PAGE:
The symbol for John, Paul, Timothy, and the many other followers of Jesus who survived the destruction was that they would also survive the end times. Also, Jesus said there would be such a destruction in their generation; it happened. We must also believe his statement that he will return.

Perhaps the symbol for us is the four airplanes that shattered our illusions in 2001. Or perhaps the nearly 16 years of war since then, with no end in sight. Or perhaps it is more personal; a car crash, a house fire, unemployment.

The signs of the end are happy signs. That is what we cannot forget.

 

Be righteous and do good.

Mike Lawrence

A Short History of American Bigotry

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It started long before Columbus, but our version does begin with the European trend to colonize the known world. The Dutch were the first to reach the Far East, setting up trade with Japan and China, using their base in Indonesia. They considered all easterners to be inferior and gradually began to develop explanations for what they ‘knew to be true.’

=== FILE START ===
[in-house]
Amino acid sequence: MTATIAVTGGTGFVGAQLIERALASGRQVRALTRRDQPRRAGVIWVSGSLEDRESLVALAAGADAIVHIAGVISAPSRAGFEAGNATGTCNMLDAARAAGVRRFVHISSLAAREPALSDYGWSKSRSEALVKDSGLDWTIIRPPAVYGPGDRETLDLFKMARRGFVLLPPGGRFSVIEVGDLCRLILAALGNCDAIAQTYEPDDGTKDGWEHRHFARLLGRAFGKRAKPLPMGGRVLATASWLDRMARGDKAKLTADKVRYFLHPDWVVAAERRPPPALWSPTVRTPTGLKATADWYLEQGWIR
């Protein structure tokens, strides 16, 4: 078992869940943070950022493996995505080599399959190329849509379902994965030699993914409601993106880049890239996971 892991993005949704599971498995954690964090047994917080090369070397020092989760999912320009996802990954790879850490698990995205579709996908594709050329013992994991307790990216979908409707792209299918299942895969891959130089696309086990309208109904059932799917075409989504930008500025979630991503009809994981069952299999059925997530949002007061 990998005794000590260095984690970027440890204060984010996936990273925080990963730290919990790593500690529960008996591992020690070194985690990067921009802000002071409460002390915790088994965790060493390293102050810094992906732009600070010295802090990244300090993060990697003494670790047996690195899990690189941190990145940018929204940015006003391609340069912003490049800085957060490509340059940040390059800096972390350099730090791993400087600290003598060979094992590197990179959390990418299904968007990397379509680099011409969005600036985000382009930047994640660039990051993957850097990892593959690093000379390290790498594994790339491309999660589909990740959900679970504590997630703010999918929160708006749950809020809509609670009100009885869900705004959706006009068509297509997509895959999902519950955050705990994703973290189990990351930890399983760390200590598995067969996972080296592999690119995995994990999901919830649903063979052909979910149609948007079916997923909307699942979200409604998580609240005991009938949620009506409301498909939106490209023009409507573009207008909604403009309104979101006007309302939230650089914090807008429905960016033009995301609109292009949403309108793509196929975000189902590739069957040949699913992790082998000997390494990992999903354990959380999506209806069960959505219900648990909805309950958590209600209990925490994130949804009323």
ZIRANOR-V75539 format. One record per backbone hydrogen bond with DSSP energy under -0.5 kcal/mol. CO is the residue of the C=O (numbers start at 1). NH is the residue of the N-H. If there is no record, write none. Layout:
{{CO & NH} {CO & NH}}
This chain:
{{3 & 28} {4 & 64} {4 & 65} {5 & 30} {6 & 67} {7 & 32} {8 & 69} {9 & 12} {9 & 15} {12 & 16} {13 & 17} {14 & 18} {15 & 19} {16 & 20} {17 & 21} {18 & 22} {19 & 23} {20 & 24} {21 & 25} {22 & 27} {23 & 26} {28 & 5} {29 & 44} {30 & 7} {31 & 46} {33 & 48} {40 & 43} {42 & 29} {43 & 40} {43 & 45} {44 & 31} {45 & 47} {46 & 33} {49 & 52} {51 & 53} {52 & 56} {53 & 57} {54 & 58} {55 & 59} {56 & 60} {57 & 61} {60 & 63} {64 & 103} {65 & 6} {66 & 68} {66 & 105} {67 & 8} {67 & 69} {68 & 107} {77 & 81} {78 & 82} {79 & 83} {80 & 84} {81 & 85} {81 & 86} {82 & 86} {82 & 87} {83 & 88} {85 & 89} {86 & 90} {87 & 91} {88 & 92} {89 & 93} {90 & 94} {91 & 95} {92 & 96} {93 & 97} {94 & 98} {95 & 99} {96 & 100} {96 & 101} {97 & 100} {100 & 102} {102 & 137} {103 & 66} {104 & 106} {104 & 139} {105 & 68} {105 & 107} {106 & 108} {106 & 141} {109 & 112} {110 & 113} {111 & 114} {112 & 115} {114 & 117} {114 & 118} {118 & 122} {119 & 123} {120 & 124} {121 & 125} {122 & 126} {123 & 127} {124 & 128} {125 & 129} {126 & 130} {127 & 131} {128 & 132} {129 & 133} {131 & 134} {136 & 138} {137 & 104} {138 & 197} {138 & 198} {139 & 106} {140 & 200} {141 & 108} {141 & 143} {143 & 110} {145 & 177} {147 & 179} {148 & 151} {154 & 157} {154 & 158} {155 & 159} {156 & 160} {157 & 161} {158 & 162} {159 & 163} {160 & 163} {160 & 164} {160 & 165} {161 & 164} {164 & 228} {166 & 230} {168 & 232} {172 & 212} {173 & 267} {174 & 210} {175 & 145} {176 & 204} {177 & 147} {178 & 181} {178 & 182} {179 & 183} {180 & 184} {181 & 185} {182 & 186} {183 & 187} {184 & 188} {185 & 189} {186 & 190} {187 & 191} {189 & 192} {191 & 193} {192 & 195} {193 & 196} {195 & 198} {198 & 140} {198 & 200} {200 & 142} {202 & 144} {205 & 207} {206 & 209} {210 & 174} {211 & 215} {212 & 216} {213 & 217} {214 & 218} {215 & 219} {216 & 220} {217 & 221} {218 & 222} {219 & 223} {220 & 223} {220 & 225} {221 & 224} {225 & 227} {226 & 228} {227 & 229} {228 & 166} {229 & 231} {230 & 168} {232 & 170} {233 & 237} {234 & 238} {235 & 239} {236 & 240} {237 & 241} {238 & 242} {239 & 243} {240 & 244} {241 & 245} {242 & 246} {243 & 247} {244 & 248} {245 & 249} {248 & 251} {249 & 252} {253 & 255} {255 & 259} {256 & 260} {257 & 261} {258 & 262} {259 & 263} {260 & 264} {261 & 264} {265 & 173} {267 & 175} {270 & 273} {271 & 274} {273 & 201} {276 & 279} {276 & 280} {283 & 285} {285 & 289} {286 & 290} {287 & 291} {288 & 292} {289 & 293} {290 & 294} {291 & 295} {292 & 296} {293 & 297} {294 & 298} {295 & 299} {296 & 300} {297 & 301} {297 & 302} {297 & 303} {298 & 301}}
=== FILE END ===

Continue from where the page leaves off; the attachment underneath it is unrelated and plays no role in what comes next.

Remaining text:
It is not so surprising from the Dutch because they were from the Germanic tribes that settled the northern parts of Europe and eventually captured and sacked Rome. As they became more settled in the regions north of Gaul (France), they developed a strong sense of superiority which the Vikings carried with them into the British Isles.

The English took over several of the Dutch territories, including New Amsterdam renaming it New York, and set about subduing the native inhabitants. As a part of that process, they examined the facts and determined that Indians were barbarians without souls, little more than livestock. Worse, in fact, because they refused to be good slaves.